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Difference between revisions of "Besoco, West Virginia"

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The coal company built a two-story structure, that housed a movie theater with a stage large enough for vaudeville acts, which also housed a bowling alley, ice cream parlor, cigar stand, and barber shop, in about 1917. Circa 1917, Beckley Smokeless Coal employed 120 at its Besoco operation, who lived in 34 company built houses. All houses were fenced "free of charge" and gardening and light farming was encouraged by the company, which provided "gratis" fertilizers and teams for plowing the soil.
 
The coal company built a two-story structure, that housed a movie theater with a stage large enough for vaudeville acts, which also housed a bowling alley, ice cream parlor, cigar stand, and barber shop, in about 1917. Circa 1917, Beckley Smokeless Coal employed 120 at its Besoco operation, who lived in 34 company built houses. All houses were fenced "free of charge" and gardening and light farming was encouraged by the company, which provided "gratis" fertilizers and teams for plowing the soil.
  
A subsidiary of Beckley Smokeless Coal Company, the Clyde Pocahontas Coal Company, operated an additional mining operation that adjoined the Besoco townsite, that mined a different coal seam. The company was organized in January of 1917. The operation was a drift mine working the Pocahontas No. 3 seam, on a 100 acre lease.  
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A subsidiary of Beckley Smokeless Coal Company, the Clyde Pocahontas Coal Company, operated an additional mining operation that adjoined the Besoco townsite, that mined a different coal seam. The company was organized in January of 1917. The operation was a drift mine working the Pocahontas No. 3 seam, on a 100 acre lease. The company's timber tipple had a monthly capacity of 3,000 tons, with its shipments made via both the Virginia Railway (VGN) and the Chesapeake & Ohio Railway (C&O).
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Revision as of 18:51, 22 August 2016

Company store at Besoco, circa 1919
Town of Besoco, WV, ca. 1922
Mines at the drift mouth of the Clyde Mine at Besoco, WV
1929 map of Besoco and vicinity

Besoco was established as a company owned mining town in about 1916, along Stone Coal Creek in Raleigh County. The town name of Besoco from derived from the coal company's name, i.e., Beckley Smokeless Coal Company.

The Beckley Smokeless Coal Company began shipping coal from its Besoco mine in July of 1916. The operation was a drift mine, working the Beckley seam, working on a 1,000 acre lease that extended from Raleigh County into Wyoming County. The company was organized in May 1915, with development of the property starting the following September.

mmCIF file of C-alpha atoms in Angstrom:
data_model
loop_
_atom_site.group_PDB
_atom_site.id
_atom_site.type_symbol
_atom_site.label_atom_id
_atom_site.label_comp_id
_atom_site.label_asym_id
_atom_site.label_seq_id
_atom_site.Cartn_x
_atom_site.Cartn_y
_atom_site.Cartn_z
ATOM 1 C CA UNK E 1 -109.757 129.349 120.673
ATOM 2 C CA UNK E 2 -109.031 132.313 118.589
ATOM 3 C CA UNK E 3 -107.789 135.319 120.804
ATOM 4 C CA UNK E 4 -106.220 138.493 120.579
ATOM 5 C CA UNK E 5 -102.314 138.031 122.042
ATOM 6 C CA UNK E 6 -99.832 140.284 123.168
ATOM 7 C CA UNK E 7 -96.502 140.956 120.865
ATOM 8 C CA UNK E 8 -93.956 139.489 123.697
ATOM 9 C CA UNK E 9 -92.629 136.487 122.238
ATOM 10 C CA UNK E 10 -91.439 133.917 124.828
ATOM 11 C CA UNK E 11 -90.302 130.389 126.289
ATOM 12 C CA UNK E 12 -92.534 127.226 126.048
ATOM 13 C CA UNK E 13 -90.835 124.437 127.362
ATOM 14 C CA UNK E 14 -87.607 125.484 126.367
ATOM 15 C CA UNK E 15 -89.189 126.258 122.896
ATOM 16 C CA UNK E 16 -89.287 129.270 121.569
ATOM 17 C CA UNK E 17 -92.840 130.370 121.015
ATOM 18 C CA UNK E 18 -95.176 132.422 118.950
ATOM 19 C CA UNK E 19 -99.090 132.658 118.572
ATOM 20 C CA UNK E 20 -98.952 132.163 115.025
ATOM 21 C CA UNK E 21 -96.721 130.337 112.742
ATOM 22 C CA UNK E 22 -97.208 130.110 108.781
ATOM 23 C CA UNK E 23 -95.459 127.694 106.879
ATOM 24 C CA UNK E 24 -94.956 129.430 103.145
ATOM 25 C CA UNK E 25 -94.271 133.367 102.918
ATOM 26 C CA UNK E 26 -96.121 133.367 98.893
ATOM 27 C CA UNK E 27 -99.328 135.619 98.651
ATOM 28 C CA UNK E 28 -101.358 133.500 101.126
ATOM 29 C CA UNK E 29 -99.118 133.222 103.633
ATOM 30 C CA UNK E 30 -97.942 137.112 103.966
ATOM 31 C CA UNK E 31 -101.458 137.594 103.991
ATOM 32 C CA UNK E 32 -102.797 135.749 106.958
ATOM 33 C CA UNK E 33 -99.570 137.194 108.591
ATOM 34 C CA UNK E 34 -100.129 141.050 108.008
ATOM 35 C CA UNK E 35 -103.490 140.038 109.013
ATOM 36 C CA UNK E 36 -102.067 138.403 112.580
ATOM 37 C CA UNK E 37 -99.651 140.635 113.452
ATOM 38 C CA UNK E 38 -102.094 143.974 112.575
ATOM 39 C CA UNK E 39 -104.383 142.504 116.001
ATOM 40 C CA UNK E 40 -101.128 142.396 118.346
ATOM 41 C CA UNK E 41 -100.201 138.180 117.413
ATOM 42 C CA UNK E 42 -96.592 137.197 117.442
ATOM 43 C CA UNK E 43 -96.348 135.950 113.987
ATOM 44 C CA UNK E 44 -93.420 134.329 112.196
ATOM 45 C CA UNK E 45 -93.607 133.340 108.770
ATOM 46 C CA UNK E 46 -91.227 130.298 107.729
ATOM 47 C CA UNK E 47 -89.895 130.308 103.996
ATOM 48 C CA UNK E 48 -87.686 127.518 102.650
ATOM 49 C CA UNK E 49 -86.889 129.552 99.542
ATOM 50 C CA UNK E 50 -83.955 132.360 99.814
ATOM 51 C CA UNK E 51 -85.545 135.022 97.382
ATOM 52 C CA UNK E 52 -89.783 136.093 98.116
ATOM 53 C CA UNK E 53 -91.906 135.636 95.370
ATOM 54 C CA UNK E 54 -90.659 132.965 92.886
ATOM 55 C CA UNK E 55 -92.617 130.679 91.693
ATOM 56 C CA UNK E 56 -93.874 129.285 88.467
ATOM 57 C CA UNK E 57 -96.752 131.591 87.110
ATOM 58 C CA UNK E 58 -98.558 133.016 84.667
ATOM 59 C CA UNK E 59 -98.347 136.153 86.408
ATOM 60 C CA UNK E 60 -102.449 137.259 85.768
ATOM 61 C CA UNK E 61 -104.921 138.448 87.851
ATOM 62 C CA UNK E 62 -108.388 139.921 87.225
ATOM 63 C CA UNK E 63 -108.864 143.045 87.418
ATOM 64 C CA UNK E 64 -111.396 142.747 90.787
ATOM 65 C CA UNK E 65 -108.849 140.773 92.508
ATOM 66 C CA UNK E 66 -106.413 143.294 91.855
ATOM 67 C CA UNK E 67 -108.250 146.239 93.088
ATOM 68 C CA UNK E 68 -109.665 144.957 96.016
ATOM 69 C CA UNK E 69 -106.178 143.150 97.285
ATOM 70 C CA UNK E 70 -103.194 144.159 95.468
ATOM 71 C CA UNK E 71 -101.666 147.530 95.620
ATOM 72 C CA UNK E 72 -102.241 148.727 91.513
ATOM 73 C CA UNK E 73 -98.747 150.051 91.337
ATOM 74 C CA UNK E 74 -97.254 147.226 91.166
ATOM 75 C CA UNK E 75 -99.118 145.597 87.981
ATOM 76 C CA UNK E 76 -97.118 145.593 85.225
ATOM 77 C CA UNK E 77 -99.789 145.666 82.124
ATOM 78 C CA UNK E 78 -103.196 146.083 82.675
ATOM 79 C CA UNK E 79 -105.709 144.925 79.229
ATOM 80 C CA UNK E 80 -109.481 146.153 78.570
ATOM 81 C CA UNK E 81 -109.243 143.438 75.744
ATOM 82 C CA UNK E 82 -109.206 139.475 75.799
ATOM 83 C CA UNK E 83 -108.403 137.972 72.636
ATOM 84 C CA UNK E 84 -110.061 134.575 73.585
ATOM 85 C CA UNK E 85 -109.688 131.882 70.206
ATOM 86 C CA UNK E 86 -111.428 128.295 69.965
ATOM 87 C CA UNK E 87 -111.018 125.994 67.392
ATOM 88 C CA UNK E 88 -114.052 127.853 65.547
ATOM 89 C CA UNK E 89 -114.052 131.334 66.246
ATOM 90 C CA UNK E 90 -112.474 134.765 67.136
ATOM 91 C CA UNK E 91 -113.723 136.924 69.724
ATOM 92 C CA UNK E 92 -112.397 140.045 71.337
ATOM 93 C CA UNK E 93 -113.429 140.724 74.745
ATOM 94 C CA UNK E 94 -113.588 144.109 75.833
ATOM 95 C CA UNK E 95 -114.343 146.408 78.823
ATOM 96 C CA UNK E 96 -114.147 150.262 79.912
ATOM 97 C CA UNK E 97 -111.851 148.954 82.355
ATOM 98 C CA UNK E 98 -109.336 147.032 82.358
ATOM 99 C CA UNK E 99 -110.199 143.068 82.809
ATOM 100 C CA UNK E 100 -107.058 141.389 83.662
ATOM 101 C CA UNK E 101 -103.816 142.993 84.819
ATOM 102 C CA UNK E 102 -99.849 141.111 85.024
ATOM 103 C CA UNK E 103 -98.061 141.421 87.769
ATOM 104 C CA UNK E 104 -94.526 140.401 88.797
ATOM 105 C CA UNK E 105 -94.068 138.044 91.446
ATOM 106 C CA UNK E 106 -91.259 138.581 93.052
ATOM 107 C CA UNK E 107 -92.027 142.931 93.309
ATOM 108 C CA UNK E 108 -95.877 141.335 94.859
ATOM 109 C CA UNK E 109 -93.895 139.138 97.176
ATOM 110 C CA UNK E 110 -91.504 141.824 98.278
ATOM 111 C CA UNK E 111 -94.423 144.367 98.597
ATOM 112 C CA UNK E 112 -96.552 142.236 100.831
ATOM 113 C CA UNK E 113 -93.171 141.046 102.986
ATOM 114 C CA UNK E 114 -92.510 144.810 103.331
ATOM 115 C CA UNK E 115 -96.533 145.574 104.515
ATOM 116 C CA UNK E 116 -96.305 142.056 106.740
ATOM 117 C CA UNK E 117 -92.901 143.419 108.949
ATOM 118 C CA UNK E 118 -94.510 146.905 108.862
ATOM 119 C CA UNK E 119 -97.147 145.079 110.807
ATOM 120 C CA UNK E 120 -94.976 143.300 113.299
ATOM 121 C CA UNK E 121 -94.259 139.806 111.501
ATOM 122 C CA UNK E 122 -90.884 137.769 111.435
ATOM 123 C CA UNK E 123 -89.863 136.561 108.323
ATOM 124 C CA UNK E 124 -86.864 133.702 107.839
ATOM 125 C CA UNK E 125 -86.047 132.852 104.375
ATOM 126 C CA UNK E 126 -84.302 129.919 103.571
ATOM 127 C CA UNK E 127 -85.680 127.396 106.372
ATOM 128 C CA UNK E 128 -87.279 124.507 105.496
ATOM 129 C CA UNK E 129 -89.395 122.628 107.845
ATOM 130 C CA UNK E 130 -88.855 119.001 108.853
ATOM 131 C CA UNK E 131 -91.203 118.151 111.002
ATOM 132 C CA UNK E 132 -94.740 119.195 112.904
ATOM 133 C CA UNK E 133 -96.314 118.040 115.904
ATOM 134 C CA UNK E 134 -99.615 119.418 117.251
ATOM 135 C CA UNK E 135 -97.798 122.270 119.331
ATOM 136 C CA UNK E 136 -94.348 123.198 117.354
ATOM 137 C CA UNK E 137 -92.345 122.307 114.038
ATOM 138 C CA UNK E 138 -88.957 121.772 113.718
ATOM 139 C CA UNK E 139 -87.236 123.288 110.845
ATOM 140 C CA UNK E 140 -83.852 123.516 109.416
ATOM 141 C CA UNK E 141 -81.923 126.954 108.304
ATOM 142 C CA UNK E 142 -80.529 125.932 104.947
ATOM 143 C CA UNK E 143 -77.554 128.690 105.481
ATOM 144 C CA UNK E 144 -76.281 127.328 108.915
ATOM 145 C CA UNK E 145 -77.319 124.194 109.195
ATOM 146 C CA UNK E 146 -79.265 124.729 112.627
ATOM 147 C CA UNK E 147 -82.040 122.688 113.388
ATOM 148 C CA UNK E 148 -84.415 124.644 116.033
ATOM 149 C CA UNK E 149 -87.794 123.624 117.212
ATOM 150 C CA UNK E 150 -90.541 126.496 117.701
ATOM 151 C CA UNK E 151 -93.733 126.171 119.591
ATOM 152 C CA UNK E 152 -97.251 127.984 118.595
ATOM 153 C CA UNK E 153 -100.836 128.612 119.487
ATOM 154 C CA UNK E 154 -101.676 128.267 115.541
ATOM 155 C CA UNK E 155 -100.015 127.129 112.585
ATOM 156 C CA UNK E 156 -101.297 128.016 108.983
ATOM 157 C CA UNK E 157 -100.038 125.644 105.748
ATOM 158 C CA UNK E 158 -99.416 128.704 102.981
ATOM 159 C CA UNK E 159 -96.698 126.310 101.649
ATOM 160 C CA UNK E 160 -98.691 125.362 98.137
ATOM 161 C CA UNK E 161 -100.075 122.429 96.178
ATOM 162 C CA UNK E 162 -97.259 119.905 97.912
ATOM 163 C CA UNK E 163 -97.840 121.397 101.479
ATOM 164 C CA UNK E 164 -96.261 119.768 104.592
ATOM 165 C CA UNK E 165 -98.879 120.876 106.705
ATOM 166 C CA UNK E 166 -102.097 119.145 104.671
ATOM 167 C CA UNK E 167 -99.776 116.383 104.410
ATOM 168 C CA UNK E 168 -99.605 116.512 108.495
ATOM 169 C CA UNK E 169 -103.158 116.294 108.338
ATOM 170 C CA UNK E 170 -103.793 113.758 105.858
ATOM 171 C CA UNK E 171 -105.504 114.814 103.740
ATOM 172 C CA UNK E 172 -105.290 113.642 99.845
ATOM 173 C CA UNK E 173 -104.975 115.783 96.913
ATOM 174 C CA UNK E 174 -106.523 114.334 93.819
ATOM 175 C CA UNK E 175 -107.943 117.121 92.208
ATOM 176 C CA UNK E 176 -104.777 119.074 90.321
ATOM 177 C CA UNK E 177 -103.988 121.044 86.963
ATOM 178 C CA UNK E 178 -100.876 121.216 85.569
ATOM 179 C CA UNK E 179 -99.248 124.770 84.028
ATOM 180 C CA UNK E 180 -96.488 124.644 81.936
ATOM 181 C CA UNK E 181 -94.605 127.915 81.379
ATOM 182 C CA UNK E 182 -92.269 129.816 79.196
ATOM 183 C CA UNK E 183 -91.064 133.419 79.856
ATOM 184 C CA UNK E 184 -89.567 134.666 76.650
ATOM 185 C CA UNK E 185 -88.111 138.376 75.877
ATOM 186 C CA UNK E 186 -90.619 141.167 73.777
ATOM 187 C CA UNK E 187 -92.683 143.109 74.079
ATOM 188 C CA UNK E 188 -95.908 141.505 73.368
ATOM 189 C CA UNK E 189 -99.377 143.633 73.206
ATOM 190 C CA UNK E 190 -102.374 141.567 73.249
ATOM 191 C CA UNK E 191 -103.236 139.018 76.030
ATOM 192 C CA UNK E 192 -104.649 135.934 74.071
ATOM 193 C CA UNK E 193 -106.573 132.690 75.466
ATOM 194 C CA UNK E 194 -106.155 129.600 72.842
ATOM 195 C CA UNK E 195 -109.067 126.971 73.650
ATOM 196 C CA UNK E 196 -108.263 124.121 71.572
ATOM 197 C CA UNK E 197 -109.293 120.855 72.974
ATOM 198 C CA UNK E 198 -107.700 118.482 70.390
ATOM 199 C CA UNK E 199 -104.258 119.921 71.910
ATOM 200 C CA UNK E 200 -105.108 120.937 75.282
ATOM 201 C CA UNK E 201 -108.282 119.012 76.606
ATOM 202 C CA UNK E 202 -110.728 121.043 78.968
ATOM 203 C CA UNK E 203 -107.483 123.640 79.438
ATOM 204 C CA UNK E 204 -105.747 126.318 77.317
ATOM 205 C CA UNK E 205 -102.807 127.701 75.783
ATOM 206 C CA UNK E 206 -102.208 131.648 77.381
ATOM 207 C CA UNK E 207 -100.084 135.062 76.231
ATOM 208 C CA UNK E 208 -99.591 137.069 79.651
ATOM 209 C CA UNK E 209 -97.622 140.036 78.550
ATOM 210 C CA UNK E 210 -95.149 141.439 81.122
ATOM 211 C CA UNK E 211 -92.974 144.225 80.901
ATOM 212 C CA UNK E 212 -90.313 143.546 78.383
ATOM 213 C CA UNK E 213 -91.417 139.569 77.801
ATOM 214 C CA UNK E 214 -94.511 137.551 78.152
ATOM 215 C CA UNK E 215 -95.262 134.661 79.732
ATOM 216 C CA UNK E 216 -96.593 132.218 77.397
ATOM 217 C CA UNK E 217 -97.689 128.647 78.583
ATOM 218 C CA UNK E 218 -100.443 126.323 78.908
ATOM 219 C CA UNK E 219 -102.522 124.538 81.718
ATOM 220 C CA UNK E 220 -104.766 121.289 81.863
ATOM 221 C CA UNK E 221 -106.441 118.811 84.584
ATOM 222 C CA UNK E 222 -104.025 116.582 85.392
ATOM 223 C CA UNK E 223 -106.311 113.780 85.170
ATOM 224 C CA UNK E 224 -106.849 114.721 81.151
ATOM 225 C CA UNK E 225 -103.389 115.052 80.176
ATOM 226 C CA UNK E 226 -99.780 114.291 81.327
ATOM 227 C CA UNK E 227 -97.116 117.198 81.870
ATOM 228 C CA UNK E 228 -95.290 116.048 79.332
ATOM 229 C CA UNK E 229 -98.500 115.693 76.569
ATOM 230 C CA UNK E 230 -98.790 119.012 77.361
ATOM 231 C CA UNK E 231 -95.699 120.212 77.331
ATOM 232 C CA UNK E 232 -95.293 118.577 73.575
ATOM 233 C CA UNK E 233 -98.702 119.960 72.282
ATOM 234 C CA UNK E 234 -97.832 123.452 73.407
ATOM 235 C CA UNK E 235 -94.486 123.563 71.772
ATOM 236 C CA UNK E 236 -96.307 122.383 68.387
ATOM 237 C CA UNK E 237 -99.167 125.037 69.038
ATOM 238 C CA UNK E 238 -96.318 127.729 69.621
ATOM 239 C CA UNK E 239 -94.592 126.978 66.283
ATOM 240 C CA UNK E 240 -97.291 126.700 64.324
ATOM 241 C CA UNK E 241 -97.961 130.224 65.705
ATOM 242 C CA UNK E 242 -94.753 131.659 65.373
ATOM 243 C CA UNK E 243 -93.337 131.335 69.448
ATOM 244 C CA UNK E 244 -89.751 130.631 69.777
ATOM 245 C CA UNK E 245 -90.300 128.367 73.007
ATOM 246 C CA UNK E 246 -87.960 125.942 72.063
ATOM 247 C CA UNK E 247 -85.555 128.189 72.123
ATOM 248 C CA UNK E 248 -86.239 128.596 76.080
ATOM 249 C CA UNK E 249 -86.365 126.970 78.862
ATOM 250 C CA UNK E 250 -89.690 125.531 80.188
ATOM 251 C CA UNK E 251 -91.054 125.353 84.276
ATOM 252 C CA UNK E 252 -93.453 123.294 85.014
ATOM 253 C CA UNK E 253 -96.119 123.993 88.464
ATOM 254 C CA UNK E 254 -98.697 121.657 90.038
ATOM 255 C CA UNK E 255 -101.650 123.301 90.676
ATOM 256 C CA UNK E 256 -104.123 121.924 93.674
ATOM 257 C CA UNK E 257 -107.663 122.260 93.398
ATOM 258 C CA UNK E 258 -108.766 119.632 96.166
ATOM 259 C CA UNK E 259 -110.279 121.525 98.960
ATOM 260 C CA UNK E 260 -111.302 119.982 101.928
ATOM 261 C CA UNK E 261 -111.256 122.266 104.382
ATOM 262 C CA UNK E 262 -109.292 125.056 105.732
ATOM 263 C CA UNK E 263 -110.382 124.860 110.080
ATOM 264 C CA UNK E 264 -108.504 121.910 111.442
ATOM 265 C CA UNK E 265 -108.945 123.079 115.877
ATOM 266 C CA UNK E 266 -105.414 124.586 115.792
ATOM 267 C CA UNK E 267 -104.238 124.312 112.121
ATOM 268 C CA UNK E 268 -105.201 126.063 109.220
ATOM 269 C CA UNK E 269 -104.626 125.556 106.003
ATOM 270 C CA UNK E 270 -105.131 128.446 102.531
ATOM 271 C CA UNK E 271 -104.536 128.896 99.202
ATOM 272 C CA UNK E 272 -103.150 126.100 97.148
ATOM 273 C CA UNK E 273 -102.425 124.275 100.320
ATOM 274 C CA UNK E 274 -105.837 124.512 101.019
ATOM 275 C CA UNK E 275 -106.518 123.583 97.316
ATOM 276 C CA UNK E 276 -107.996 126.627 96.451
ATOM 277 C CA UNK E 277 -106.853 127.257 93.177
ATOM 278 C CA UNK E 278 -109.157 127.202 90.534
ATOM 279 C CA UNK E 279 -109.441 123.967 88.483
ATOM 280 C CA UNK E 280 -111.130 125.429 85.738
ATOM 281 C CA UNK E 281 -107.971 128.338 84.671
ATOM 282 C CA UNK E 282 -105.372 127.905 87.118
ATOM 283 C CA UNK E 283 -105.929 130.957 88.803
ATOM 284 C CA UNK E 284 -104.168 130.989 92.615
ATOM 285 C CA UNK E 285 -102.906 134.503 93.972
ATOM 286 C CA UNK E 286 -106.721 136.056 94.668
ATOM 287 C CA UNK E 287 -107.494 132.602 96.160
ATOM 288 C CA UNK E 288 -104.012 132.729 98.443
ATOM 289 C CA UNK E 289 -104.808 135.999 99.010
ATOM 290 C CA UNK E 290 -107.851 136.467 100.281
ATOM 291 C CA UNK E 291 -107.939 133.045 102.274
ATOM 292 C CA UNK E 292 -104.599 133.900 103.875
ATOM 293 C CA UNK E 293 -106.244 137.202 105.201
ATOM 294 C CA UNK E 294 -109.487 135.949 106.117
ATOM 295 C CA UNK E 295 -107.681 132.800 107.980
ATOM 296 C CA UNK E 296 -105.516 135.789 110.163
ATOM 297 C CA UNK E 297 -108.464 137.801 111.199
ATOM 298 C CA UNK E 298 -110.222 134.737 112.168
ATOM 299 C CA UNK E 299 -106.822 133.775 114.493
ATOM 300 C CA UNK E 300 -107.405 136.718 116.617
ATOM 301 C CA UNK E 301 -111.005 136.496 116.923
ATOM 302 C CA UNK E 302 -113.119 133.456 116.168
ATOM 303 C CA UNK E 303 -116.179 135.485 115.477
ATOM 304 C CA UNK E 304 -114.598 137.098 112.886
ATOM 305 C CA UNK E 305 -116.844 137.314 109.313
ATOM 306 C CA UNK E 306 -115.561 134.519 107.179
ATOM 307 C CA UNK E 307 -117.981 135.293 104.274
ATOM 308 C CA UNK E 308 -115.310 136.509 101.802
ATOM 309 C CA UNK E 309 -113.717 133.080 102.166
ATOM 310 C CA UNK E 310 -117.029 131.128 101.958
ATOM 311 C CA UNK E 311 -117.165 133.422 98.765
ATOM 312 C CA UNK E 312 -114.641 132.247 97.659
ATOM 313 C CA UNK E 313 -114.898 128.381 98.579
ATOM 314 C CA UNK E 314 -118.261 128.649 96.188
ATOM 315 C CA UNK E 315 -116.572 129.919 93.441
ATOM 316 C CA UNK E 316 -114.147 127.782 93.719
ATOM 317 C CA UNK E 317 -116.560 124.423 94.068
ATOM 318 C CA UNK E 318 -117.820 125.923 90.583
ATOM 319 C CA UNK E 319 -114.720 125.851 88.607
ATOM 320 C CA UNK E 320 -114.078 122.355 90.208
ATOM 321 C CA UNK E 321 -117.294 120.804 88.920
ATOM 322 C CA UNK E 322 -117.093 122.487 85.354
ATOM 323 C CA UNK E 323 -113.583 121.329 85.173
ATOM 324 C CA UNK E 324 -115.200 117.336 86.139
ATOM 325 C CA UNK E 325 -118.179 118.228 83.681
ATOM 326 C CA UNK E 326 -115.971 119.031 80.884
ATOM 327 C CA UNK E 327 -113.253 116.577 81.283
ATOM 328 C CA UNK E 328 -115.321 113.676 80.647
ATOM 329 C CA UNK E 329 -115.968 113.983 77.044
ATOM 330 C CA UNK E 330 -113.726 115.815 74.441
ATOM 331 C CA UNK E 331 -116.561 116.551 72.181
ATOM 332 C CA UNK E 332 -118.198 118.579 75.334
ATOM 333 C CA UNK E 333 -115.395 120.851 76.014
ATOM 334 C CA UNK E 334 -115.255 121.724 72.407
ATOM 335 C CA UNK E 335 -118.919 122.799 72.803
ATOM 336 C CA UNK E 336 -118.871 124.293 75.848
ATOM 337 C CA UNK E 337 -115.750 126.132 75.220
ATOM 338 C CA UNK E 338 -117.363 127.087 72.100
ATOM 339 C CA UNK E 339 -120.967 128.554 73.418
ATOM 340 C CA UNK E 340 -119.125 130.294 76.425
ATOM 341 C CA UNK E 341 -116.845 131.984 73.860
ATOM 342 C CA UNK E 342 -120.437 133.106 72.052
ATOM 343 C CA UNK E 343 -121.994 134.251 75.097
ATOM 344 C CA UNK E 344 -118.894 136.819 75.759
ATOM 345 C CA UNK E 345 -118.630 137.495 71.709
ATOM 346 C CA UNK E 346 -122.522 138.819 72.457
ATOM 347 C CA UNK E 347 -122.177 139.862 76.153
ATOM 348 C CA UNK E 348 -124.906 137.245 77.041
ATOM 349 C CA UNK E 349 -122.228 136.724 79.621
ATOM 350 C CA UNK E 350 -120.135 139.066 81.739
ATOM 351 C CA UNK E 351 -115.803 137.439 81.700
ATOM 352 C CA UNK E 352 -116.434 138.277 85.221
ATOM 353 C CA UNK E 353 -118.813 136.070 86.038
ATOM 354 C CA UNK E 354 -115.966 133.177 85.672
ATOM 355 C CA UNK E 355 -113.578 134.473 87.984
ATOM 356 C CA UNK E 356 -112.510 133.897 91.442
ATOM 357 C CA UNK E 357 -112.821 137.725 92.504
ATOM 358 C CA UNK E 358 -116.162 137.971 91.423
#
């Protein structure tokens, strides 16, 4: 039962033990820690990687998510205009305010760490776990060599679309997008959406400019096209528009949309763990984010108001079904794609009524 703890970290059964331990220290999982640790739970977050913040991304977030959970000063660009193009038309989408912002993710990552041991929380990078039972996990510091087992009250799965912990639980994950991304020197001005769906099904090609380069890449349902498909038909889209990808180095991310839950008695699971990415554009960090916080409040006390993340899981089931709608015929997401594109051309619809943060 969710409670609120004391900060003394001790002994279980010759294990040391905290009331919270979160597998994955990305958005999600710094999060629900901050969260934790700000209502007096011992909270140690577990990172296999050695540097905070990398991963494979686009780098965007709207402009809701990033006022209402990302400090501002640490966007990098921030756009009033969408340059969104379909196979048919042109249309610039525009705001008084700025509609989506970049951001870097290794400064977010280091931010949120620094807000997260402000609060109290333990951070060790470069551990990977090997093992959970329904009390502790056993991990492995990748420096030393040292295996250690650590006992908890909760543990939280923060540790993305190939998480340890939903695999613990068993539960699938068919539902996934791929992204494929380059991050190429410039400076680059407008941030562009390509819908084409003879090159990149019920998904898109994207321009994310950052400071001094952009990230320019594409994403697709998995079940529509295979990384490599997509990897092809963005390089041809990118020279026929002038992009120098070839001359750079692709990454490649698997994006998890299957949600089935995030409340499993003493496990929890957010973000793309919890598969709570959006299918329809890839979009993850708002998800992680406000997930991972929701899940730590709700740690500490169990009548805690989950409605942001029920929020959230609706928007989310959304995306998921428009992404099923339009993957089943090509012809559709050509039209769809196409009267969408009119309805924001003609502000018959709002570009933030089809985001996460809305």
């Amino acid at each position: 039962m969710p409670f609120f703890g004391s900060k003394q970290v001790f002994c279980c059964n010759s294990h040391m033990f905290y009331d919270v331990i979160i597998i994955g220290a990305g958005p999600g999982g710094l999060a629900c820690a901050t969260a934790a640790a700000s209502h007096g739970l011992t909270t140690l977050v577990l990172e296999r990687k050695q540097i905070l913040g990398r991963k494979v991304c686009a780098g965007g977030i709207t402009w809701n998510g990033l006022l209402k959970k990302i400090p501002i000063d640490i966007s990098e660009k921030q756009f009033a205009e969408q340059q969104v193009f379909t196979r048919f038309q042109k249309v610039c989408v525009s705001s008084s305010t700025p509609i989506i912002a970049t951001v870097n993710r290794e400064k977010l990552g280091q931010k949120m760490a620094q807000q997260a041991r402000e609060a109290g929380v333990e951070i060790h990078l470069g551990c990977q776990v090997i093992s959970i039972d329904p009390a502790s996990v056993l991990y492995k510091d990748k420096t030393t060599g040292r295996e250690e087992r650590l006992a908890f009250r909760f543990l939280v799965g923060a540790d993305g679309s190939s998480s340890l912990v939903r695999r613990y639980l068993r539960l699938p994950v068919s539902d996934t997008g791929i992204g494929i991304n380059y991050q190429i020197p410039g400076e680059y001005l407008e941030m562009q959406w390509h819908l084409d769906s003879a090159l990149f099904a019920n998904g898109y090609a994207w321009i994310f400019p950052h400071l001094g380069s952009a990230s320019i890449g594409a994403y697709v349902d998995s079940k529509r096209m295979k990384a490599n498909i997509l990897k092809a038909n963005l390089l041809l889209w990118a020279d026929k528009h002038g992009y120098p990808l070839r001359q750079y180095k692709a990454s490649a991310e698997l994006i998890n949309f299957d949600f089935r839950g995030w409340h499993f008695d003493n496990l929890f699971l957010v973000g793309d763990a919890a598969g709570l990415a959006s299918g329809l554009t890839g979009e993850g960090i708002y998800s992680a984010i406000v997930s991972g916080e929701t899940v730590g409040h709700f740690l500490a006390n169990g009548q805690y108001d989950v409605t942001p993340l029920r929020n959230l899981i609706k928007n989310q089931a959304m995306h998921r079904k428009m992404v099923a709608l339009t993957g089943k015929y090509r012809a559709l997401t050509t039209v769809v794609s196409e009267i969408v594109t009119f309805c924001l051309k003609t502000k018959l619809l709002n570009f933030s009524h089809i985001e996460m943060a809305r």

To reach the Beckley seam, located 500 feet above the elevation of the rail line, the company constructed an 1,100 foot incline, on a thirty per cent grade. Specially designed seven ton monitors, manufactured by the South Side Foundry Company of Charleston, are utilized for lowering the coal to the tipple via the incline. A supply track operated by an 1,100 foot electric haulage adjoins the incline and supplies and miners are conveyed to the colliery ovcr this line. The tipple was constructed of wood, and equipped with a picking table with reciprocating feed, adjusted for shaker screen. The company's power house was a galvanized structure, that supplied 100 horsepower.

Shipments from the tipple were made via both the Virginia Railway (VGN) and the Chesapeake & Ohio Railway (C&O). The early coal mines in the Besoco area transported coal to market via the Stone Coal Sub-Division, a branch line railroad jointly operated by the Chesapeake & Ohio Railway and the Virginian Railway.

The coal company built a two-story structure, that housed a movie theater with a stage large enough for vaudeville acts, which also housed a bowling alley, ice cream parlor, cigar stand, and barber shop, in about 1917. Circa 1917, Beckley Smokeless Coal employed 120 at its Besoco operation, who lived in 34 company built houses. All houses were fenced "free of charge" and gardening and light farming was encouraged by the company, which provided "gratis" fertilizers and teams for plowing the soil.

A subsidiary of Beckley Smokeless Coal Company, the Clyde Pocahontas Coal Company, operated an additional mining operation that adjoined the Besoco townsite, that mined a different coal seam. The company was organized in January of 1917. The operation was a drift mine working the Pocahontas No. 3 seam, on a 100 acre lease. The company's timber tipple had a monthly capacity of 3,000 tons, with its shipments made via both the Virginia Railway (VGN) and the Chesapeake & Ohio Railway (C&O).



...

Beckley Smokeless Coal Company

1917-1920: No. 1 and 2 (Besoco)

1920: Beckley Smokeless Coal Co., Nos. 1 & 2, Besoco P.O.

...

1920: Clyde Pocahontas Coal Co., Nos. 1 & 2, Besoco P.O.

1919-20: Clyde Pocahontas Coal Company, Nos. 1 & 2

....

Leccony Smokeless Coal Co., circa 1933

1933-1951: Besoco mine

1948: Besoco Nos. 2 & 3

1943-45: Besoco & Poca. No. 3

1925-1929: Beckley And Clyde mines

1928-1939: Beckley mine

Variant Names for Besoco, WV

None

Map

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Additional Sources of Information

The following article about the Bescoco mining operations of the Beckley Smokeless Coal Company from The Black Diamond, Vol. 62 can be read and downloaded (PDF) at Google Books.

Sources

[1] The Raleigh Register, Aug. 30, 1917, p. 34 [2] The Twin-City Daily Sentinel (Winston-Salem, North Carolina), Jan 27, 1917, p. 3 [3] The Black Diamond, Volume 62, p.196